These expenses include appraisal fees, title insurance, attorney fees, and other miscellaneous charges. Budgeting for these costs ensures you are financially prepared for the final stages of the homebuying process.

5. Consult a Mortgage Lender

Now that you have a strong handle on your full financial picture, you're ready to get a professional opinion. Many first-time buyers believe they only get in touch with a mortgage loan officer when they're ready to make their home purchase.

The reality is that a mortgage lender can work with you even as you prepare to get your budget together to buy a house. They can be a valuable asset to give you feedback on your affordability, down payment options, and loan programs.

For example, you may feel stuck between focusing on paying off credit card debt or saving more cash for a down payment. Or, you may be worried that student loans will impact your ability to be a homeowner. Your mortgage lender can provide feedback on how your different financial decisions may impact your homebuying scenario.

This guidance and feedback are valuable when you are still in the preparation phase of becoming a first-time homebuyer.

Mortgage Loans for First-Time Homebuyers

Saving for a down payment is generally one of the biggest hurdles first-time homebuyers face. They are often looking for the loan option with the lowest down payment. Loan options are available with both no down payment and low down payment.

Learn About Loan Types

There are so many different loan options available, get to know the differences and find the right fit for you.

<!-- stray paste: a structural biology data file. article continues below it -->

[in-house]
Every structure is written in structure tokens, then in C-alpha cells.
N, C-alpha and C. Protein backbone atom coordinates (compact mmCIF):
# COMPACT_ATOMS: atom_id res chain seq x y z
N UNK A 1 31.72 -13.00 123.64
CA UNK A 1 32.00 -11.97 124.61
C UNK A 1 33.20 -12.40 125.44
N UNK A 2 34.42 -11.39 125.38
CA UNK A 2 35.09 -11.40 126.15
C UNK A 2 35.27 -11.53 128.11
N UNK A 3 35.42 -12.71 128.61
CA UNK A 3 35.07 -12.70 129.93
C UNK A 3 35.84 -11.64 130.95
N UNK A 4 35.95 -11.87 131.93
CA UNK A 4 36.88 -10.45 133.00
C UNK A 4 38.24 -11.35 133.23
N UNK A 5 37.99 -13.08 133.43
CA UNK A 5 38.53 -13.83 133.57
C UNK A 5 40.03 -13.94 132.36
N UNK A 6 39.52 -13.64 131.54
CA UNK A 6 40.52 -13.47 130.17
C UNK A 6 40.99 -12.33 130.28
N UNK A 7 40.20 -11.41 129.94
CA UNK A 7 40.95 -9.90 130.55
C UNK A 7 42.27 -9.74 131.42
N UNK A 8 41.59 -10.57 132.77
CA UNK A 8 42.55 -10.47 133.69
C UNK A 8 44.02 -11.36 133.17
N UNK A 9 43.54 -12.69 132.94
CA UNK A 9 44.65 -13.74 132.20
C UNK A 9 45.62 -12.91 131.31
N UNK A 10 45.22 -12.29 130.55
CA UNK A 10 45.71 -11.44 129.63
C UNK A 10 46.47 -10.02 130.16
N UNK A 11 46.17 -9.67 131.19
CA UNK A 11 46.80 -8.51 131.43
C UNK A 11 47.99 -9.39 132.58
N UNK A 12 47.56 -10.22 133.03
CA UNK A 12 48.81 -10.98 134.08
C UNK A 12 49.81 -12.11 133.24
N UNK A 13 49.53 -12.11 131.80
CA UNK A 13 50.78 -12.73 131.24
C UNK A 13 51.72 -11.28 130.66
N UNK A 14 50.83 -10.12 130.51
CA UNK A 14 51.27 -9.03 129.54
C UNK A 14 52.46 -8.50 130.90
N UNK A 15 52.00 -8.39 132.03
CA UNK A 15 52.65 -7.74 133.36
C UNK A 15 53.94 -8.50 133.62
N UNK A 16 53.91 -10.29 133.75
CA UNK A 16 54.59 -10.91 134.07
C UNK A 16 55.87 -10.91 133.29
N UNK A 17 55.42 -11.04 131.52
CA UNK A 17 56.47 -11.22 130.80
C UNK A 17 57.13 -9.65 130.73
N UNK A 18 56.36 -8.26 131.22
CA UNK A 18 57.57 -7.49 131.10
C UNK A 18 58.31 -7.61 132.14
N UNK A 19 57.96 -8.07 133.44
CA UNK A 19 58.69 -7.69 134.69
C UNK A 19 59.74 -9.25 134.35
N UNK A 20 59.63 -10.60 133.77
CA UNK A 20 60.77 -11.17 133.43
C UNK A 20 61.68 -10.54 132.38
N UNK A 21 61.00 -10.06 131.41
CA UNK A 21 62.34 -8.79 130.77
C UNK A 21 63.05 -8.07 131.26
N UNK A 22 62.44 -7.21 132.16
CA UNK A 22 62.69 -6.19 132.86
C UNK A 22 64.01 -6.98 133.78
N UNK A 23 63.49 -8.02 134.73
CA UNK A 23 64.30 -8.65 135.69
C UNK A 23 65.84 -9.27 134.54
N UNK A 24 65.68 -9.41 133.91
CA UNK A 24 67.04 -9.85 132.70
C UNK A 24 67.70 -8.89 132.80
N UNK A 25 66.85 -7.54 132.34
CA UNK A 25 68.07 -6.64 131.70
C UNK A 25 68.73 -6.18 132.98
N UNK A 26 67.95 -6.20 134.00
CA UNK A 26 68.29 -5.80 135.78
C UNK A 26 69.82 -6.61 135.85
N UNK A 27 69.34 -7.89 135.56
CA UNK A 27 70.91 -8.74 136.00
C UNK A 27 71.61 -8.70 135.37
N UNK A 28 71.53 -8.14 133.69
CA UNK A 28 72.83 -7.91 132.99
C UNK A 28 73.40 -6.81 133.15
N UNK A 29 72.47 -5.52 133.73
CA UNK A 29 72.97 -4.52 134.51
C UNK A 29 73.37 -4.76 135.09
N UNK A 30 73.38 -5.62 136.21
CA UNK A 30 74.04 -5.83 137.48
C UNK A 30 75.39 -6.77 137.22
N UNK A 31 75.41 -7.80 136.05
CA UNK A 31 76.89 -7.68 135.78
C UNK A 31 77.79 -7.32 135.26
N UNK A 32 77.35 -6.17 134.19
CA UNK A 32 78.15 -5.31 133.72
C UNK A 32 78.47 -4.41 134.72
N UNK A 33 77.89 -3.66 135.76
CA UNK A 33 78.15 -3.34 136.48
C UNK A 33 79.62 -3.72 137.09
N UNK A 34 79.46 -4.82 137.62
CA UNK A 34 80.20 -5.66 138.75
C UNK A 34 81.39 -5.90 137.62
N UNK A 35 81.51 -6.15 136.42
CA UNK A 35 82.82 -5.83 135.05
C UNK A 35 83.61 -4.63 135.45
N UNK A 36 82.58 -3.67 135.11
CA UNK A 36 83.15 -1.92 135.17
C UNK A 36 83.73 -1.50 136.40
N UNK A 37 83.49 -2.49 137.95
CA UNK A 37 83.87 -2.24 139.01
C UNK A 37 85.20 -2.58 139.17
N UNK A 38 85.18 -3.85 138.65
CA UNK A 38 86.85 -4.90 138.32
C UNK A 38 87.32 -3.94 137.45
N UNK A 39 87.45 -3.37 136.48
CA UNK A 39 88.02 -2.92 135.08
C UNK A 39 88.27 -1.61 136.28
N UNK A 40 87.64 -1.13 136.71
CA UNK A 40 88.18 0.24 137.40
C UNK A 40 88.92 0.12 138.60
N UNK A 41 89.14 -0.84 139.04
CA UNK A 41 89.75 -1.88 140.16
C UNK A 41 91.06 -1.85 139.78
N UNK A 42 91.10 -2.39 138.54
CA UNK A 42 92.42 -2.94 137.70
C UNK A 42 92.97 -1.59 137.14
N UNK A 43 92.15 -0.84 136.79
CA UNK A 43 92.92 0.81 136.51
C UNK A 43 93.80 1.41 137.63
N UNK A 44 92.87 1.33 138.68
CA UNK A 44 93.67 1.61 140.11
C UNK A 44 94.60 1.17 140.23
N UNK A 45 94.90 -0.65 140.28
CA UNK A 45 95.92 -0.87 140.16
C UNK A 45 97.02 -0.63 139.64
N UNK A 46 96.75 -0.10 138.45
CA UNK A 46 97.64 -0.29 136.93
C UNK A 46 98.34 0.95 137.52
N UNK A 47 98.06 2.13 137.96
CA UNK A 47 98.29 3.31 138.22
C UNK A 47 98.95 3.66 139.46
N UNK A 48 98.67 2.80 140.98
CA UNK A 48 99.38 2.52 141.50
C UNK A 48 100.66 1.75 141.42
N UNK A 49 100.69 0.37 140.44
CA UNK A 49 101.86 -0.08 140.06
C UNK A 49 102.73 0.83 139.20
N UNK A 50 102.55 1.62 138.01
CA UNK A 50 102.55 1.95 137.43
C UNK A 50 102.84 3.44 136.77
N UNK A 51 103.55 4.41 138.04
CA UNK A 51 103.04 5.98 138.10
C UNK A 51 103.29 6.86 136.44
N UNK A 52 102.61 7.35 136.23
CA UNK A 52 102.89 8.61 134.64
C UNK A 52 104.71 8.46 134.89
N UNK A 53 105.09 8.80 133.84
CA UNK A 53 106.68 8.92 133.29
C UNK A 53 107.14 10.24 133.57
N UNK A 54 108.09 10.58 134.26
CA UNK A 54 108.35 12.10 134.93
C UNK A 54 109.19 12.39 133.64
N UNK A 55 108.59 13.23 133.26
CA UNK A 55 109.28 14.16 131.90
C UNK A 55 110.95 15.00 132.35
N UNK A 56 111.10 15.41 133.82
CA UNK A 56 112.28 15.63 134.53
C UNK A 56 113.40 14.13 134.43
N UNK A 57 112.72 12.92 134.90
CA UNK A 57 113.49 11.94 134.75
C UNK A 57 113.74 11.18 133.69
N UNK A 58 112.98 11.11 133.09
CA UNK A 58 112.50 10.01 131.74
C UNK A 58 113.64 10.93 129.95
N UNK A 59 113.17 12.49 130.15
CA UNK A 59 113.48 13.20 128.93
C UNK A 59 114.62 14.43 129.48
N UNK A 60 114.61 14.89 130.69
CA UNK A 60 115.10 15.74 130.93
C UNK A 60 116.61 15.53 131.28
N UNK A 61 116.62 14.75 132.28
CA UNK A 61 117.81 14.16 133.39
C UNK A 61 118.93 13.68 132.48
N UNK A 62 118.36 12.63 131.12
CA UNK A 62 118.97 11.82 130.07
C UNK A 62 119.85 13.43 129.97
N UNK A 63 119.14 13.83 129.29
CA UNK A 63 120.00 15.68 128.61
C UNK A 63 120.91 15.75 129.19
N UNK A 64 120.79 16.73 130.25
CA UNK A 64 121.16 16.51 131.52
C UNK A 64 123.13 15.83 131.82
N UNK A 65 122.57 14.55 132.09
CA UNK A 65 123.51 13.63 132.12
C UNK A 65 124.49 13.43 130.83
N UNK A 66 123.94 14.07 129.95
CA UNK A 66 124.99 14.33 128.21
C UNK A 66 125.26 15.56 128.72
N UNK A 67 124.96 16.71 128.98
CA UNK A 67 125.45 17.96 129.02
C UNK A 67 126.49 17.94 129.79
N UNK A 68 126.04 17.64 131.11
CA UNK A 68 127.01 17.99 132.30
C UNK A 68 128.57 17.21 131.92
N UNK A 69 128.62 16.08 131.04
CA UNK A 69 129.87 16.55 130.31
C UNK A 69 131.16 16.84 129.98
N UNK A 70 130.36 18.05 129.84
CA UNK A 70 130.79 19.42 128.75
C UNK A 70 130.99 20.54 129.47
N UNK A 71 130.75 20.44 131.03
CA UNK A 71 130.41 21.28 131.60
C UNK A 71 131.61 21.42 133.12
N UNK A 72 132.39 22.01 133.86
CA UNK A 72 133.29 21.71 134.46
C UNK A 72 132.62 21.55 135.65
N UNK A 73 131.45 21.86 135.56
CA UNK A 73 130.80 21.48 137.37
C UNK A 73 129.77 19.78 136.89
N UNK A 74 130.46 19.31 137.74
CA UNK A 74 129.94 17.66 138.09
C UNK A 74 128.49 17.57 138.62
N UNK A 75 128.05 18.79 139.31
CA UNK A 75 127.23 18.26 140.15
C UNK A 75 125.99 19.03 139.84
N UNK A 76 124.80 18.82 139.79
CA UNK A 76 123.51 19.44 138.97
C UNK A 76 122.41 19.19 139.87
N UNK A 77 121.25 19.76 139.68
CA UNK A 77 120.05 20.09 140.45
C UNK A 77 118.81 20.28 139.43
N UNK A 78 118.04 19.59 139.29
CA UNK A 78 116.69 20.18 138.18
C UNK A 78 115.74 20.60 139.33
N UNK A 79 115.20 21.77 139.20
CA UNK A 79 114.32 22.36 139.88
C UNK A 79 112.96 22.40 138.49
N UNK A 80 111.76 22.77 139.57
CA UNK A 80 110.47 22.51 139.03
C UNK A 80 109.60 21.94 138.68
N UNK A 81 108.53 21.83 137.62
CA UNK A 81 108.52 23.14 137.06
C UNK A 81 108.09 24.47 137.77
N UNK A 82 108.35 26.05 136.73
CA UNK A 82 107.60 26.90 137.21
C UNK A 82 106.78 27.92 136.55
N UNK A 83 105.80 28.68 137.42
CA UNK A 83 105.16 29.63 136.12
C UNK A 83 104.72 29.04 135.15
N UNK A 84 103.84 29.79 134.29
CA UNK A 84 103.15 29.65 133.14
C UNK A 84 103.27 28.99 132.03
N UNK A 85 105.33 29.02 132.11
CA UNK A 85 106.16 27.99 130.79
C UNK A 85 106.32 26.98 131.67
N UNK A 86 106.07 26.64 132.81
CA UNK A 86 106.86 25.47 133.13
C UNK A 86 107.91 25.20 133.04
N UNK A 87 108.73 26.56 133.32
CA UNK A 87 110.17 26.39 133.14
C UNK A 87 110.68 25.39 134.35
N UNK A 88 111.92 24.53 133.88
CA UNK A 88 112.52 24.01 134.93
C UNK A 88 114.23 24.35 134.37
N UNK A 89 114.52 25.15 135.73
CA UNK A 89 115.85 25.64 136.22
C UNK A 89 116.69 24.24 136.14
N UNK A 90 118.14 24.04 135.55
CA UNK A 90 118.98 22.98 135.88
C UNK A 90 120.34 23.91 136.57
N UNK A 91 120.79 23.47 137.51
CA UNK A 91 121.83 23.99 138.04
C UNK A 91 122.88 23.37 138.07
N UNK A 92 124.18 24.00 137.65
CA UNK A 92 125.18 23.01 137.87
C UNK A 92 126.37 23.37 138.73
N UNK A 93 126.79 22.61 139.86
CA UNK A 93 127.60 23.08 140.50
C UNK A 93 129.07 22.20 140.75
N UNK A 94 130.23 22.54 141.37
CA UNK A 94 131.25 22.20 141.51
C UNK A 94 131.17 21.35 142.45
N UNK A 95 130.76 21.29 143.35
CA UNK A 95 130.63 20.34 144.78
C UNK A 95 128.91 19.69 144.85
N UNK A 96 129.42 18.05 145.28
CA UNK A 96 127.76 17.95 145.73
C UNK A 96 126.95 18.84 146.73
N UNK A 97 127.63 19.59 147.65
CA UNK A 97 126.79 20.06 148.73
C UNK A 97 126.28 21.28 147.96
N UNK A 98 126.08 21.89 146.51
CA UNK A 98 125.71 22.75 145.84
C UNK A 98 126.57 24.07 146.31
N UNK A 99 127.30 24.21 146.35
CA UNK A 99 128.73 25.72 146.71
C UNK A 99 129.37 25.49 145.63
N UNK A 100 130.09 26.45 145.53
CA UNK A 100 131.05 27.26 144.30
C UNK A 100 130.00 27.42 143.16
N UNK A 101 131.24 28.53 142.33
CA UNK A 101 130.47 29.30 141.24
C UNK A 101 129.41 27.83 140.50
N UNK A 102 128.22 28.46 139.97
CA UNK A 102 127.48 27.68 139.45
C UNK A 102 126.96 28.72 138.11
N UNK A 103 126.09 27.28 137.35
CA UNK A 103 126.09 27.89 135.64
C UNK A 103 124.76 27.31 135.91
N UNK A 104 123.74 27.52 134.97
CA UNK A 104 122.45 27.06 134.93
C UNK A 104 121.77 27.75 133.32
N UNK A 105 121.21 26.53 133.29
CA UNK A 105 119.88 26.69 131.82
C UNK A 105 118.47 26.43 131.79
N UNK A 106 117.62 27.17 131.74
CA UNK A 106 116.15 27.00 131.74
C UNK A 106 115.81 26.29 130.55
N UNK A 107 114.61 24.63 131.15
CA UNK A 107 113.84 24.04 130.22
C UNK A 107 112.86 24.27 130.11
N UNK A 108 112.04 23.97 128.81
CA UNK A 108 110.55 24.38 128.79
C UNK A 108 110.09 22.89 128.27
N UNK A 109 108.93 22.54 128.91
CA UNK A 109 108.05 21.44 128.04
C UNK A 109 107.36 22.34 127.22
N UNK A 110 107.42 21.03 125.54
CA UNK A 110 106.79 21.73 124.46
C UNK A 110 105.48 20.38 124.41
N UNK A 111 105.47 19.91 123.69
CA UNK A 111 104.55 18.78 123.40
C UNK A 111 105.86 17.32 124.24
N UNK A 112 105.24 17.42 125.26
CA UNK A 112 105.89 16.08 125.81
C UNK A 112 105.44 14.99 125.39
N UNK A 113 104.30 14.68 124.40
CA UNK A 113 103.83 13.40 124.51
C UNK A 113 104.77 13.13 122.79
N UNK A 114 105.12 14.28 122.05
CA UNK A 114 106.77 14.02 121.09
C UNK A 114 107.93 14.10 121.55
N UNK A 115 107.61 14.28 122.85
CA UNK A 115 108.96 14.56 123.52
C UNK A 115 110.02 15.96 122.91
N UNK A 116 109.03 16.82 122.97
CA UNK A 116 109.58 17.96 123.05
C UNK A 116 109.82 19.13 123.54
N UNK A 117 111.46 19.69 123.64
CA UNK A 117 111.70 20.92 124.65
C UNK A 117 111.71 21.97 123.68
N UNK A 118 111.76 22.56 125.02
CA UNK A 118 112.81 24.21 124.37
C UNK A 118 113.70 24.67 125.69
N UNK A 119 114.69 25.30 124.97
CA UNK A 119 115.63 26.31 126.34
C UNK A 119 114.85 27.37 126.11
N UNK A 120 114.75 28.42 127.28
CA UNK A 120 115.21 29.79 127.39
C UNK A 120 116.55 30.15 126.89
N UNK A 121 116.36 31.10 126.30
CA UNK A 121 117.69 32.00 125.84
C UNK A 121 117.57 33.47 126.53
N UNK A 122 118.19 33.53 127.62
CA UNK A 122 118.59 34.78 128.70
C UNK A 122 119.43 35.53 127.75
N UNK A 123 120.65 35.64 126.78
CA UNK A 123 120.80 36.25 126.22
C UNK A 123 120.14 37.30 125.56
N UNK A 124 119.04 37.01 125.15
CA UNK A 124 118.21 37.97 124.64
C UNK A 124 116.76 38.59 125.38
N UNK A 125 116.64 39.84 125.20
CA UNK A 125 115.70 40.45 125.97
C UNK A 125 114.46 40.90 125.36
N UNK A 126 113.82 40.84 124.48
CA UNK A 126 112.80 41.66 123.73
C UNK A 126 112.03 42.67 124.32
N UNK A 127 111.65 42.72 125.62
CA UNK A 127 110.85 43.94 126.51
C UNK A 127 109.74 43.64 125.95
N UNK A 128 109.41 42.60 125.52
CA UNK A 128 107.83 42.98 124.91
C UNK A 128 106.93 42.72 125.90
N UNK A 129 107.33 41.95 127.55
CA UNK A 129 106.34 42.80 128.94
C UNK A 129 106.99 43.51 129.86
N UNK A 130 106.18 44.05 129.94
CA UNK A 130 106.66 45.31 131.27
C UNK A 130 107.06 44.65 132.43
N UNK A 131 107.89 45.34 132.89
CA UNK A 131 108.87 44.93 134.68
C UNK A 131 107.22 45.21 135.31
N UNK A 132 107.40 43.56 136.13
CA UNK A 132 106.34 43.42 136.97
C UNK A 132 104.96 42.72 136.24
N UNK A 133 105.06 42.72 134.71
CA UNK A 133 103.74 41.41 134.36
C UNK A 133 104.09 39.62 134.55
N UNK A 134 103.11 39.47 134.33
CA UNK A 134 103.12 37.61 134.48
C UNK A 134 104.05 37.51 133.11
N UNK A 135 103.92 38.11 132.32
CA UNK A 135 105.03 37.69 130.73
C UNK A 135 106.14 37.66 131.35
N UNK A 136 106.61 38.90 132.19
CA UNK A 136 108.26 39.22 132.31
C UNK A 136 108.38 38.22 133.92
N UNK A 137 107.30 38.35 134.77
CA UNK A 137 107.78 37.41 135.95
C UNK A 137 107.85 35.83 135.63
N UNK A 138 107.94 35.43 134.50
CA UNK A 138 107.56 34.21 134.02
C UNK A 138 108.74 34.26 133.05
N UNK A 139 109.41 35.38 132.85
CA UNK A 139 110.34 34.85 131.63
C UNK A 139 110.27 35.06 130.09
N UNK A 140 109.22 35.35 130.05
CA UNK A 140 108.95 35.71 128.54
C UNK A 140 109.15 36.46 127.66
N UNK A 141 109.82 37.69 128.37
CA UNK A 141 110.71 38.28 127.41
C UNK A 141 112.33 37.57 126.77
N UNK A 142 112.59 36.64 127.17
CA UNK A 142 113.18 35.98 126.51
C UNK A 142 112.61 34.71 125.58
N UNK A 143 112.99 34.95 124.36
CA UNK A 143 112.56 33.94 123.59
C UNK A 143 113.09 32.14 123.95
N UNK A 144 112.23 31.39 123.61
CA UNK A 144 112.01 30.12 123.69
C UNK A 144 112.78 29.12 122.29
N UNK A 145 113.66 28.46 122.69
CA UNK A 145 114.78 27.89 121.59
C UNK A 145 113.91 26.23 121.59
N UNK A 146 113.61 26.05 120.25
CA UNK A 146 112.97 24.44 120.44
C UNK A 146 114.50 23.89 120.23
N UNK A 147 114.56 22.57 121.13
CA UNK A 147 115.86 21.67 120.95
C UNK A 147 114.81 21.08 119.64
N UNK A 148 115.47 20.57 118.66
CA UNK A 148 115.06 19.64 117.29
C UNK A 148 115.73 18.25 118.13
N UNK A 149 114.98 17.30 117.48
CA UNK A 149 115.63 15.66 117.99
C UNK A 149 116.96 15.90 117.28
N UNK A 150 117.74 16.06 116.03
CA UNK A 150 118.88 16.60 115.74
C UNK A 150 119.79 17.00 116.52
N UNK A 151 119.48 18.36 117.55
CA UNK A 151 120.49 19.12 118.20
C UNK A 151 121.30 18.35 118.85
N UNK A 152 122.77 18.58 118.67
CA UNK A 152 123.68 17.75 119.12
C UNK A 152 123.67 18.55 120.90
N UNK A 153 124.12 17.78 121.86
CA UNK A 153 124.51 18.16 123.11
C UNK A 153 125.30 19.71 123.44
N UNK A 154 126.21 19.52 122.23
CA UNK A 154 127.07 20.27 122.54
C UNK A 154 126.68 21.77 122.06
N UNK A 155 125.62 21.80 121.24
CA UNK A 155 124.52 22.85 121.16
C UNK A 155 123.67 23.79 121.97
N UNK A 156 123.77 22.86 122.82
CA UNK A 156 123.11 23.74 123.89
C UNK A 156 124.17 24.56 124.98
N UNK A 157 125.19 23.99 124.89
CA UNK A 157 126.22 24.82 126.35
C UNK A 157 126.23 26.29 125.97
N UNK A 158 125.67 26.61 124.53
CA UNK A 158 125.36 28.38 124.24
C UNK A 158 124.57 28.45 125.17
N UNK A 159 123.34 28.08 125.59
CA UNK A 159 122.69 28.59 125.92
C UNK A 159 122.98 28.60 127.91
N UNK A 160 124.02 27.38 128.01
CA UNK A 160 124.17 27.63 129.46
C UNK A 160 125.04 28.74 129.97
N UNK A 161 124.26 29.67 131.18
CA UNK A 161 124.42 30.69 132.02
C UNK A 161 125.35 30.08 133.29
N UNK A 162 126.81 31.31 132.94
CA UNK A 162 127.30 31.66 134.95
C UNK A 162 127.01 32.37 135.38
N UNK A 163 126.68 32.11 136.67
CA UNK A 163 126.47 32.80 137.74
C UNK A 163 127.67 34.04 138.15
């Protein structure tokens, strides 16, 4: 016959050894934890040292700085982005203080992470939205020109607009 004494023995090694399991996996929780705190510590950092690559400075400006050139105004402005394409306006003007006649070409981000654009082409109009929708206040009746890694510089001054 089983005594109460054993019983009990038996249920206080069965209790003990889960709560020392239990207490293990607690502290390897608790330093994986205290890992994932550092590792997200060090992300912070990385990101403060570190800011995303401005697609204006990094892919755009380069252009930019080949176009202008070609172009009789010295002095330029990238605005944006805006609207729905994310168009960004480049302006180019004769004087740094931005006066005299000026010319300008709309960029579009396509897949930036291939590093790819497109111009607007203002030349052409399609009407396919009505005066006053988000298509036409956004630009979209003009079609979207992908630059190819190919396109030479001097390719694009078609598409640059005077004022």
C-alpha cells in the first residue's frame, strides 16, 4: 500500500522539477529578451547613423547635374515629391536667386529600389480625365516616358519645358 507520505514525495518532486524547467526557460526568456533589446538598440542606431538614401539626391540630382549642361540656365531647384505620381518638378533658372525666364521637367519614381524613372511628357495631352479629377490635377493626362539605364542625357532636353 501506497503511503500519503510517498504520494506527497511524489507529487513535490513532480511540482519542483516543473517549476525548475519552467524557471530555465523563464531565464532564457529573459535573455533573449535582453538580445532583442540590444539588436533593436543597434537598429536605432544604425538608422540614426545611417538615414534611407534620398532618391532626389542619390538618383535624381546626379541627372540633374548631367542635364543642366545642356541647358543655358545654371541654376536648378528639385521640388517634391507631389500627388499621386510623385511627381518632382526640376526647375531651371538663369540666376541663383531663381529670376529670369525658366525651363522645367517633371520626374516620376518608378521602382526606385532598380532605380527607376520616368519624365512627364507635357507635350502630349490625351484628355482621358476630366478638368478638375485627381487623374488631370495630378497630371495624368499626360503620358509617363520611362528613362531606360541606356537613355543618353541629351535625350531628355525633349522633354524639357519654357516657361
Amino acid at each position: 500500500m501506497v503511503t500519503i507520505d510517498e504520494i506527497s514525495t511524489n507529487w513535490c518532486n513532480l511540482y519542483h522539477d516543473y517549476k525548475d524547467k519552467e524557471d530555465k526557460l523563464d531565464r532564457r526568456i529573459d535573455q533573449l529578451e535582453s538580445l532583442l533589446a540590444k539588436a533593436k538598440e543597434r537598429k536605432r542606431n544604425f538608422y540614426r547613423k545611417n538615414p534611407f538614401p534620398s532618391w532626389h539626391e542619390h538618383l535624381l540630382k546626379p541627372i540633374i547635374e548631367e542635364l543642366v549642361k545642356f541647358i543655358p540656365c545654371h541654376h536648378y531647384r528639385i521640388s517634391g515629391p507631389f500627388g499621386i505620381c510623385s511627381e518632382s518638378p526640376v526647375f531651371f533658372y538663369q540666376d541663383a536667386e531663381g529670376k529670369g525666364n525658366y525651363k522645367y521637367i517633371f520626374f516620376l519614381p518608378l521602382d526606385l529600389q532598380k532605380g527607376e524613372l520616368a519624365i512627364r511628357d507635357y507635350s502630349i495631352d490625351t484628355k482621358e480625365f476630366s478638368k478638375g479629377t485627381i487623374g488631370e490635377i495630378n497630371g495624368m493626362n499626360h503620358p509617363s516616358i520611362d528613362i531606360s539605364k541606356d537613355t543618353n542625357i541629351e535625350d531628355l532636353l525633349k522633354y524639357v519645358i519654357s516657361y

Find Your Loan Fit

No Down Payment Mortgage Loans 

  • VA Loans: Available for Veteran, Active-Duty Service Members, or Qualifying Family Members, a VA home loan has flexible credit options and does not require a down payment. 
  • USDA Loans: Available for those looking for their dream home in the country, a USDA loan does not require a down payment and offers lower fees than FHA loans. 

Low Down Payment Mortgage Loans 

  • FHA Loans: Have more flexible credit requirements and allow down payments as low as 3.5%.  
  • HomeReady® and Home Possible®: Conventional mortgage options with more relaxed qualification requirements and down payments as low as 3%.  

Down Payment Assistance Programs 

Down payment assistance programs are available through various options. Administered by state and local governments, private entities, charitable organizations, or private mortgage lenders. They are often in the form of forgivable loans and grants. Some examples include: 

  • Freddie Mac BorrowSmart AccessSM: Provides up to $4,000 in down payment assistance based on Area Median Income (AMI) and other eligibility criteria. Available in select MSAs across the United States. 
  • CCM Smart Start: Offered by CrossCountry Mortgage, CCM Smart Start is a program for first-time homebuyers that covers up to $4,000 of your down payment. 
  • CCM Community Promise: Another CrossCountry Mortgage program that provides $6,500 in down payment assistance to first-time homebuyers who live in qualifying neighborhoods in select cities. 

For most of these programs, one buyer must be a first-time homebuyer. In addition, homebuyer education and other requirements may apply.